I'm looking to poll ACA members as to whether it would be useful to have a space in the "Resources" menu of the ACA web site where you could rate or reference other members opinion about places of business along ACA routes cross referenced to the route map number (ie: TransAm / Map 43 / Restaurants). This would be a in-house "Trip-Advisor" but specific to cyclist's needs.

It could be as simple as 1-4 $ signs for cost and 1 - 4 rating for quality although space for additional info would be helpful.

When I started doing this I thought the motels listed on the maps were vetted in some way, like ACA's version of the AAA stamp of approval. Apparently not. Sometimes the motels have been very nice, sometimes they've been pretty rough, and sometimes the bad one's were in towns  where a nice (unlisted) place was right next door.

There has been at least a couple of occasions I could have "credit card camped" in a tent and sleeping bag pitched in the hotel room and slept much more easily than sleeping in their bed.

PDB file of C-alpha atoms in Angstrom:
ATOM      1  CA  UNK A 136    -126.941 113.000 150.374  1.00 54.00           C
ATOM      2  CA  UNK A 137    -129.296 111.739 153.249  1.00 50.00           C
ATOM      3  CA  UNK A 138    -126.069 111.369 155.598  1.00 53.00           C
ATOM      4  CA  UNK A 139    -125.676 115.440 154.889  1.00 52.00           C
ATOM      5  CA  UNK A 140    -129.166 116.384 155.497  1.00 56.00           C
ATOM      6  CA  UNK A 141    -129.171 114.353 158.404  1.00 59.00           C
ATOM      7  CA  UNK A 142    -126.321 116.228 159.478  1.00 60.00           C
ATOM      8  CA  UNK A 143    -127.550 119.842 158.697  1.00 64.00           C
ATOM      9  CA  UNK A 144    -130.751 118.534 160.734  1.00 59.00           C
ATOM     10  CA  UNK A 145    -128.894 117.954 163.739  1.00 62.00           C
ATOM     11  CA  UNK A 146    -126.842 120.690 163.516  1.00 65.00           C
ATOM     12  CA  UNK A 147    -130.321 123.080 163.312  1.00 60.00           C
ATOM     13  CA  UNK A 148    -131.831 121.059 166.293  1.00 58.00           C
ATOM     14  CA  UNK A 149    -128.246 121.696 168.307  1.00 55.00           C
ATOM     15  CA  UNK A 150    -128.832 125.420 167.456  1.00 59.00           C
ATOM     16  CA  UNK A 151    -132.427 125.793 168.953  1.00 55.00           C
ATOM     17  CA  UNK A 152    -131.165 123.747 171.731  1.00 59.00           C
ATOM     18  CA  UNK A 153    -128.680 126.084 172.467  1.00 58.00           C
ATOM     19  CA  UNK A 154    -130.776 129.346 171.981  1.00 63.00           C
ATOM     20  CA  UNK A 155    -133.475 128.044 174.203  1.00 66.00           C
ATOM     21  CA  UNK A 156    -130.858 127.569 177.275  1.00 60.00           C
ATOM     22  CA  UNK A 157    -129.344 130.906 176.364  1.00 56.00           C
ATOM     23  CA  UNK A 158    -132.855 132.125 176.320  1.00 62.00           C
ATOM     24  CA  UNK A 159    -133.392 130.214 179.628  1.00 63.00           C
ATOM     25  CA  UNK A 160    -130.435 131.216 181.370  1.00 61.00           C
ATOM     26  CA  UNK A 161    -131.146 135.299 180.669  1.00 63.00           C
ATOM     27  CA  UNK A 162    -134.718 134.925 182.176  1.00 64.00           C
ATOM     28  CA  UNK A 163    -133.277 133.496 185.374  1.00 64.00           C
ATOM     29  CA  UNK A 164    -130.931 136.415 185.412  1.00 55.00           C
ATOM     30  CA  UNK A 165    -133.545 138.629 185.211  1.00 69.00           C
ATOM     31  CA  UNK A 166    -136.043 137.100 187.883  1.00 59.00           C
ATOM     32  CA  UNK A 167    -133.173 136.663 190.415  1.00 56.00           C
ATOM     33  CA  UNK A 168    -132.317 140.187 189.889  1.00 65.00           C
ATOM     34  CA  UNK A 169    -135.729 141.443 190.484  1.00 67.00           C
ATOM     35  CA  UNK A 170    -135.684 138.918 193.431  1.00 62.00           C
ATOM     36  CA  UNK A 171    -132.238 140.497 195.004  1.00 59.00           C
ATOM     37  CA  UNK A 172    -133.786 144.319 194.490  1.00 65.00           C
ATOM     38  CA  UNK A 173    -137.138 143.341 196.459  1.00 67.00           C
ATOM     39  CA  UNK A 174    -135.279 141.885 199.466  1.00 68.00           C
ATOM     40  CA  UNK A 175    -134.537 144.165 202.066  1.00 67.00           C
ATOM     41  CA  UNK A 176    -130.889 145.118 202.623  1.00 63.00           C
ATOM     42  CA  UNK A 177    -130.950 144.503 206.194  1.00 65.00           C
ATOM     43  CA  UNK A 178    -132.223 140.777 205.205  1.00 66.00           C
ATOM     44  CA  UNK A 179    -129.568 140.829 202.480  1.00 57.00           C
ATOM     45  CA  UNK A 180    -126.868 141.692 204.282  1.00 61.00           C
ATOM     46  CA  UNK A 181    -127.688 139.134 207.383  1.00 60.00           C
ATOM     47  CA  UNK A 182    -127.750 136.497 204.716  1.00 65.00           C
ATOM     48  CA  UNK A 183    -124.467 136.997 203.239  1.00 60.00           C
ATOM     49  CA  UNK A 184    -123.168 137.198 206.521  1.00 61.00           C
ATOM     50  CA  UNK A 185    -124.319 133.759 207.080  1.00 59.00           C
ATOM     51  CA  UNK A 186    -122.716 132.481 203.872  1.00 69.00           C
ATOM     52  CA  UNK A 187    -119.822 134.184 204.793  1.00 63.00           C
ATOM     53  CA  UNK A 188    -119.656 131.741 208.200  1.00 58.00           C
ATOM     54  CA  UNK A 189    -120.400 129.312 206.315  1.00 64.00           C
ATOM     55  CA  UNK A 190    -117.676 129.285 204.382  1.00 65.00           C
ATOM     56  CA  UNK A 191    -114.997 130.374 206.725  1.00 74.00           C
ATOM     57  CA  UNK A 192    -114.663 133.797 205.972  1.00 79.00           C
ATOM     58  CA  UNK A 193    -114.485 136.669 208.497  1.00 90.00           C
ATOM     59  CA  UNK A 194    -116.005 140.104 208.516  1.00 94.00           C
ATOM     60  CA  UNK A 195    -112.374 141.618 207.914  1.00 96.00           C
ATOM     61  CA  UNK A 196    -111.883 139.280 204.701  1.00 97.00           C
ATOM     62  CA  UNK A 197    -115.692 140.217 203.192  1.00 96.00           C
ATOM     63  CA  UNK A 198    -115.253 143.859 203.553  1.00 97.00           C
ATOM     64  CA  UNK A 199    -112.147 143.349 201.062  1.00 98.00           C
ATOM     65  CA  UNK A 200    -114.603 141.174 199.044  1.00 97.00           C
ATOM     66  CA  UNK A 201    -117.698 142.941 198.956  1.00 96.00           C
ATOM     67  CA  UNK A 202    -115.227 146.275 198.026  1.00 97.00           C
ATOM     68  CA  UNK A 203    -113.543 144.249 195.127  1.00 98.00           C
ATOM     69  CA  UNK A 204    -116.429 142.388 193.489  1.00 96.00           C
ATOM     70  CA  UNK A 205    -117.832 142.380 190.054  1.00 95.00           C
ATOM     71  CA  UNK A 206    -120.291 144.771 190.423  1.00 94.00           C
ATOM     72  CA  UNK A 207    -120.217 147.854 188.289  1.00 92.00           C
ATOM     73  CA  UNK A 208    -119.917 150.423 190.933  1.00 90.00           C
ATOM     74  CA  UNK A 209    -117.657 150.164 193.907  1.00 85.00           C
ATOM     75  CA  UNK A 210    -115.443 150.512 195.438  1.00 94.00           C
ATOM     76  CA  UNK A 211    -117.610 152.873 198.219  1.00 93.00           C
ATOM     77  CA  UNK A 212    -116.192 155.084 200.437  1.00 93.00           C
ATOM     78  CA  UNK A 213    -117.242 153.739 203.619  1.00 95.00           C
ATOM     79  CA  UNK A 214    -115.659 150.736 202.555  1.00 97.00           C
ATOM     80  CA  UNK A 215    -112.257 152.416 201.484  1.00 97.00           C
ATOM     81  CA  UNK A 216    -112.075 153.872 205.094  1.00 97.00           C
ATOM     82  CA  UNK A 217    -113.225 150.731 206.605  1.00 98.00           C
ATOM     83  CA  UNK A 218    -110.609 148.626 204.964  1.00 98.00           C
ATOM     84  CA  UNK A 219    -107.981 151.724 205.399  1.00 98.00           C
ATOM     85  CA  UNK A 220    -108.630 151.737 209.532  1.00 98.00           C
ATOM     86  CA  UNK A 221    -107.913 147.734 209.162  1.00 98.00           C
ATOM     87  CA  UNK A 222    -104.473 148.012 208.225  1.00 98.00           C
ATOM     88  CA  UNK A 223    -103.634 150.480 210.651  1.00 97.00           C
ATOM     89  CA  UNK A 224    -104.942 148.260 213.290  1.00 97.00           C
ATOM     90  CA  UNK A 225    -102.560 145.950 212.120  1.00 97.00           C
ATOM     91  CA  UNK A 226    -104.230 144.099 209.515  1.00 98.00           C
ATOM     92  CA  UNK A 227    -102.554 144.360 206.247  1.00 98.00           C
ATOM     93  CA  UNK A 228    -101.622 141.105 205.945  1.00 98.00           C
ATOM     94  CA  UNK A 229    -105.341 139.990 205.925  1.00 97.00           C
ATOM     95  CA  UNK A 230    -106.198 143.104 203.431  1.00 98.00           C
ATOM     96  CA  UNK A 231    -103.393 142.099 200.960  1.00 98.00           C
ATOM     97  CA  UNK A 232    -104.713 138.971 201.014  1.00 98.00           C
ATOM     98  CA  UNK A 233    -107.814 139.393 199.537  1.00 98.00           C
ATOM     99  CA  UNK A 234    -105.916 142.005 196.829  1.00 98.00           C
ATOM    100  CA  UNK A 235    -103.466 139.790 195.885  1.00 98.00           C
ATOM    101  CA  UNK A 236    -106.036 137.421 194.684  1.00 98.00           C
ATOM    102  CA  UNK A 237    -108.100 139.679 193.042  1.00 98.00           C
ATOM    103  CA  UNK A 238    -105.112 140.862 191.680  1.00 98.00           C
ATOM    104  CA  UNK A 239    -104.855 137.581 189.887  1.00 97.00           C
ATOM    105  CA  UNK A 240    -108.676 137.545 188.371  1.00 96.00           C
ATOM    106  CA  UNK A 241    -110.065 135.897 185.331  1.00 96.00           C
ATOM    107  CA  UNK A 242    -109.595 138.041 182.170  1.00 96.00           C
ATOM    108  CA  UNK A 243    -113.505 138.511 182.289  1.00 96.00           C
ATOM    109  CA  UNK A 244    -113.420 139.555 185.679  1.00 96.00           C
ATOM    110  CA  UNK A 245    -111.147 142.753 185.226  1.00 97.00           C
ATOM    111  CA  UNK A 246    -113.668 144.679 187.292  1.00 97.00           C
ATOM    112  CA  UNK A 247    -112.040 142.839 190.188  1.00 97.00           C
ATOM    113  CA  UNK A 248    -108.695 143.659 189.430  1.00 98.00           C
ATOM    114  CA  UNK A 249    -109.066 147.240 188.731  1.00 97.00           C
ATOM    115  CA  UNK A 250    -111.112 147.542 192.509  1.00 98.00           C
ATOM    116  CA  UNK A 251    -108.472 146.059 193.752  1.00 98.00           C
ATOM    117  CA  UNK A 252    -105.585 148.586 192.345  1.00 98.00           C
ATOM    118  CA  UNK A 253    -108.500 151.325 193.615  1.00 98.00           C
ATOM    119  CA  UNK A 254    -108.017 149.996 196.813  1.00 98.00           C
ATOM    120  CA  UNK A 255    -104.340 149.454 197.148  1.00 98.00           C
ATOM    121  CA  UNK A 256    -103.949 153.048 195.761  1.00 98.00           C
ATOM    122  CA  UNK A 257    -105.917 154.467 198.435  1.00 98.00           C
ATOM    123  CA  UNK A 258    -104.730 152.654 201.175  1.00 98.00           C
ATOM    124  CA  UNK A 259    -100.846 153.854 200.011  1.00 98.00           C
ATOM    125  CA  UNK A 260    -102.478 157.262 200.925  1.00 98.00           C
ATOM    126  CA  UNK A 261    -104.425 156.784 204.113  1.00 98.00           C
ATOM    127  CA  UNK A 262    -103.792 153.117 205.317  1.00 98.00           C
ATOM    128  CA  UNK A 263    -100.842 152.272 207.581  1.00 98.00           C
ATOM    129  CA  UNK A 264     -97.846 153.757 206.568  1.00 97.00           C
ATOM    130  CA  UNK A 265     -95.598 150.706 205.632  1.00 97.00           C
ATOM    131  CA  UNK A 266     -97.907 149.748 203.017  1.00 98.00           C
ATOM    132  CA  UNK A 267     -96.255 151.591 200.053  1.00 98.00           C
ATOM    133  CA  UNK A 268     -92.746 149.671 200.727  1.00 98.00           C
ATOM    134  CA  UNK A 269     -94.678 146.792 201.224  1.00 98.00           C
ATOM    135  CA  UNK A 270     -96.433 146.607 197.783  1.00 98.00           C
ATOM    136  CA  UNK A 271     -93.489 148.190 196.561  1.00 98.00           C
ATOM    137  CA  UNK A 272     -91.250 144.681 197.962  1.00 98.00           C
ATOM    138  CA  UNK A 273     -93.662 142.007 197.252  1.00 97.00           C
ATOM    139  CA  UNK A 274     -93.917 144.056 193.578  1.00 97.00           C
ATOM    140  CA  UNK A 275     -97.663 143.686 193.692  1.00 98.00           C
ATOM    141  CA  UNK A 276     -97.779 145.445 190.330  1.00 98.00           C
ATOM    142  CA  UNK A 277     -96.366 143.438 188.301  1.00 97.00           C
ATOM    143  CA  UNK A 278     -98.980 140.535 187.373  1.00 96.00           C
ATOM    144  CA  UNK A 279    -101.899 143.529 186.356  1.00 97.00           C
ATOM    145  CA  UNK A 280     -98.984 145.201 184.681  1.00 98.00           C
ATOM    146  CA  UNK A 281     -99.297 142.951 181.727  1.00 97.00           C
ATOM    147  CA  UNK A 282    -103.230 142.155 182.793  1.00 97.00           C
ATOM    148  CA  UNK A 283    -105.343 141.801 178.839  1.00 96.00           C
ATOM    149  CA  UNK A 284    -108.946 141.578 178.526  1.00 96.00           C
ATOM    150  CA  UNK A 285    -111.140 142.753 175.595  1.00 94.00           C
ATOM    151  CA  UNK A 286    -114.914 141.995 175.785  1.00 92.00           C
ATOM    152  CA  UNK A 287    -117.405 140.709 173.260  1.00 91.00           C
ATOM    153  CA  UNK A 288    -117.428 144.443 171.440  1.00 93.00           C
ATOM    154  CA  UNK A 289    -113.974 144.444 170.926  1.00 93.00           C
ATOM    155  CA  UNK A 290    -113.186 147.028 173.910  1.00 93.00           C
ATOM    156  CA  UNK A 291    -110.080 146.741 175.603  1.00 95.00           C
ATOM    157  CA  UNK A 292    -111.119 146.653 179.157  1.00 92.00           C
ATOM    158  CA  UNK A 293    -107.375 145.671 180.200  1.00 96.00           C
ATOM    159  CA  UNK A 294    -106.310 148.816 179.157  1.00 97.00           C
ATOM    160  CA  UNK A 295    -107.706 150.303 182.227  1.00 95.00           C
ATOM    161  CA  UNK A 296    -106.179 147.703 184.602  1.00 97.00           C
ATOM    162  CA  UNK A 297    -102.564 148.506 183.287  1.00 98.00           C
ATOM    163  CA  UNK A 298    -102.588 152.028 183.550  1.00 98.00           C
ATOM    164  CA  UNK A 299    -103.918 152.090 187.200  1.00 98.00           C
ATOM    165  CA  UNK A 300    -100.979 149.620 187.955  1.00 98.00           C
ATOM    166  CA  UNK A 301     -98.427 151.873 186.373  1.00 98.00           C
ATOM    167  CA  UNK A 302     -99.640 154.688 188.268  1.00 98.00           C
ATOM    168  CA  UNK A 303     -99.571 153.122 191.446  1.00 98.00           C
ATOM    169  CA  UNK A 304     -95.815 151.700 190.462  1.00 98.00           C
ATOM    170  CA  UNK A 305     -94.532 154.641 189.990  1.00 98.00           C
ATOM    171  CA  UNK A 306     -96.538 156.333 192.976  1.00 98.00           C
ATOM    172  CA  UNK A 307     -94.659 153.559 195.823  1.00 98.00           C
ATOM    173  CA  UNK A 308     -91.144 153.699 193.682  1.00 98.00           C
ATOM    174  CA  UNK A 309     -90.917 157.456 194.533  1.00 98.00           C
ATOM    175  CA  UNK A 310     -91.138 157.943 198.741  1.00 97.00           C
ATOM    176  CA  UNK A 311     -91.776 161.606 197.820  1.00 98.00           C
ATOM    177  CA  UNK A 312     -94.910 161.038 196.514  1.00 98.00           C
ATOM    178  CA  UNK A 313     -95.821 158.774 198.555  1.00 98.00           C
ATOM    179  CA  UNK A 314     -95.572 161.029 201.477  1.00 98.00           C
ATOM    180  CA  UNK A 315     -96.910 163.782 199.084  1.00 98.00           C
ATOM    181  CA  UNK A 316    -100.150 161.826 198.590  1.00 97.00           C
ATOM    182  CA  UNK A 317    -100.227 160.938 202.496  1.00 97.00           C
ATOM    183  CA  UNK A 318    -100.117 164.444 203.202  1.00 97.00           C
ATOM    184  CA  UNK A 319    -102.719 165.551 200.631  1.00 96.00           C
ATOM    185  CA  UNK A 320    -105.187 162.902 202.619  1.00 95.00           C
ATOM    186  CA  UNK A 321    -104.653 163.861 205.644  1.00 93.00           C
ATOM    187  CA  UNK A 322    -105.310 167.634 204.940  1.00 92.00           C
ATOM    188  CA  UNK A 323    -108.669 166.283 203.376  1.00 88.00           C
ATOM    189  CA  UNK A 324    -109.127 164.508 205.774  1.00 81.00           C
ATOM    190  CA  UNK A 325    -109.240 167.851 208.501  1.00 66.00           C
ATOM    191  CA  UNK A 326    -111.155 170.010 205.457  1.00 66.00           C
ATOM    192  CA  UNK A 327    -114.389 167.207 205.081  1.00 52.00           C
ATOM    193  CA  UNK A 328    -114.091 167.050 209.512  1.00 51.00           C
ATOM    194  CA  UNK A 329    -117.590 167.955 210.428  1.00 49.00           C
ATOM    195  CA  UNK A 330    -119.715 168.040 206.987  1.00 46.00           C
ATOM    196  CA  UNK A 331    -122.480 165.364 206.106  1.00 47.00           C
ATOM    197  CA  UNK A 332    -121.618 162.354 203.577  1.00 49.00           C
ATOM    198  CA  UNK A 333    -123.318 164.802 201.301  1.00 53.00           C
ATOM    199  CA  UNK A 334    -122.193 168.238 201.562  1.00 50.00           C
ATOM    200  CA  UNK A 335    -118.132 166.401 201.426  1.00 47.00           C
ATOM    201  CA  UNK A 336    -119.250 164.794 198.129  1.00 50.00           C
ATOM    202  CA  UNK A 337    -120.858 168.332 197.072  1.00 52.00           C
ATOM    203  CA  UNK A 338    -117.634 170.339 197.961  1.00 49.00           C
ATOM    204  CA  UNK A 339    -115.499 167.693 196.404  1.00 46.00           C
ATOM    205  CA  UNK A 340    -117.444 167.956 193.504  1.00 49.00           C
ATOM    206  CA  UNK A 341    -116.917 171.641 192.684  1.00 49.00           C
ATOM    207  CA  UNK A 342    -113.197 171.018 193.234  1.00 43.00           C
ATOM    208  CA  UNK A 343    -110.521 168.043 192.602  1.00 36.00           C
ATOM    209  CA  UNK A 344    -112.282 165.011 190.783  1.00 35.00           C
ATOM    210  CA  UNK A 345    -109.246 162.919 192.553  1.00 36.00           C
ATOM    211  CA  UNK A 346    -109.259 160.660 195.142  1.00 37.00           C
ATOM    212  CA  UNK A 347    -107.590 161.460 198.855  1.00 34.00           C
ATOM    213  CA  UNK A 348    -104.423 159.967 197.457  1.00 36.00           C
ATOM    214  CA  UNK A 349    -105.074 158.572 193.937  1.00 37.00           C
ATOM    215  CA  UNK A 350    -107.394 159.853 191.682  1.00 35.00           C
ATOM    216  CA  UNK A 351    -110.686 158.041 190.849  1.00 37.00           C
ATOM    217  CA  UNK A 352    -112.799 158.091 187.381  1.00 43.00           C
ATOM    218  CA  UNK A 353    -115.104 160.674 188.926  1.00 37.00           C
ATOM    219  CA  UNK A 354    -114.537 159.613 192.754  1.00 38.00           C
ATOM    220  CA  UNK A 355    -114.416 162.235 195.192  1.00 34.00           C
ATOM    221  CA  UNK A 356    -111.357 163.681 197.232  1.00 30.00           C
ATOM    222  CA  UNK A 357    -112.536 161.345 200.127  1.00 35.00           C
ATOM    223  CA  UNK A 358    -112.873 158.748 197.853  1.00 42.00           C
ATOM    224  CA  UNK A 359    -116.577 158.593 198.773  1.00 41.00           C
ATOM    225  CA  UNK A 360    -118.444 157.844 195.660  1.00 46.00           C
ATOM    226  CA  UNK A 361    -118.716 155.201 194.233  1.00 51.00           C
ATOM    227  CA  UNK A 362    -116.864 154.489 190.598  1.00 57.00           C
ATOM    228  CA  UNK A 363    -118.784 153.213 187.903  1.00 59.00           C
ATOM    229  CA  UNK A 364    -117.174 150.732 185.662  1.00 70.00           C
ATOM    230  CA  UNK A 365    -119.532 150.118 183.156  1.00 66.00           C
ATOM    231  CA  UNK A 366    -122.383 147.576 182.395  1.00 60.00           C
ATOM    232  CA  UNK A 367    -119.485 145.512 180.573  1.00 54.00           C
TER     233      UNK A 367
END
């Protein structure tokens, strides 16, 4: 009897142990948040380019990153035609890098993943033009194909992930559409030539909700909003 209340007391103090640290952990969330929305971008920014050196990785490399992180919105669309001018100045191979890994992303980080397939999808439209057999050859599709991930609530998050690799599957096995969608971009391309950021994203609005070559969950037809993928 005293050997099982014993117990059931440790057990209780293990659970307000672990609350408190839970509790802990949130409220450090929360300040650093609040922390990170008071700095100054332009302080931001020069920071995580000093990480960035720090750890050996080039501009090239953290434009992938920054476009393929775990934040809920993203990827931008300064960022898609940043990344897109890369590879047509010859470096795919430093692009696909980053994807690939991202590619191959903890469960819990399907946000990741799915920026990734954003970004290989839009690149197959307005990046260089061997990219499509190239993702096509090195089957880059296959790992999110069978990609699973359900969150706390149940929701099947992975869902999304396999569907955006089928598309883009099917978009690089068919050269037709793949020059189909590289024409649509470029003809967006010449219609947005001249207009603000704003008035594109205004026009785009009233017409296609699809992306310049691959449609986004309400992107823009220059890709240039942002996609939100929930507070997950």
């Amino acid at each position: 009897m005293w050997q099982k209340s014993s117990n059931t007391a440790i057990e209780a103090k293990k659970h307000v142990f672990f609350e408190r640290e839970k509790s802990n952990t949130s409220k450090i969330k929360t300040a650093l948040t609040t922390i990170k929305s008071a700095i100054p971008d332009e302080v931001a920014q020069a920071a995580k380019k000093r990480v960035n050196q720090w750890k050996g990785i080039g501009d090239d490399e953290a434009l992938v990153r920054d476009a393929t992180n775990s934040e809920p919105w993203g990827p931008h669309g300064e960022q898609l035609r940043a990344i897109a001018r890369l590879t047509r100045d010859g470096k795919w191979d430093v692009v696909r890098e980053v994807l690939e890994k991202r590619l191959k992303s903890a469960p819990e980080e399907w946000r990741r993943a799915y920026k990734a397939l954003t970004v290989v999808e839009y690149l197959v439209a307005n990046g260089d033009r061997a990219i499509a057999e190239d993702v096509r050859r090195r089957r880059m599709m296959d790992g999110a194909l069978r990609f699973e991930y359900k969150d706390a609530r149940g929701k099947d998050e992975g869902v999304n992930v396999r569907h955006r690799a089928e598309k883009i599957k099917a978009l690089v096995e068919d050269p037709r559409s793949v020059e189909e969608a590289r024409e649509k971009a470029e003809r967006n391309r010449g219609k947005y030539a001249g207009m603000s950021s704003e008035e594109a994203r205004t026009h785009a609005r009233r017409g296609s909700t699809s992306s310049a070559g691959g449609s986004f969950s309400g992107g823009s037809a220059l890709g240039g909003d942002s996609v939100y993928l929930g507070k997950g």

I have everything and I've set everything up, it all works and weighs as described. You are giving something up along w/ the weight, most significantly, the tent is single wall, so if it's raining.... don't touch those sides.

It sounds like we're coming from the same place. I'd rather stay in a hotel. Even w/ this gear I'll still be primarily staying in hotels. So it's mostly dead weight to me and I want it to be as little dead weight as possible. But if it bails me out 3-5 nights on this coming trip, and on the next trip, and on the one after that, I can amoritize  the cost down to where it doesn't seem insane.


I'll be happy to share w/ you what I bought but I want to reiterate that THIS IS NOT A VALUE PACKAGE. I went full "weight weenie" when I bought this stuff. Basically I found a web site that reviewed outdoor gear in a apparently objective way ( and I bought the lightest stuff they gave a excellent review to and that met my needs regardless of cost.

Tent - ZPacks Solo+ : Here's the review of the 2 man tent. The Solo+ has the same footprint but a couple less pieces ( With stuff sack and Ti stakes and cuban fibre ground cloth it weighs 16 oz even/ $500±. I will tell you that there is a company called Tarptents that makes a number of very nice tents that range from 1 1/2 to 2 lbs and cost from $225-300. The guy who runs Tarptents is a very helpful and personable fellow. And if you care about these sorts of things both of the companies manufacture their stuff in the US.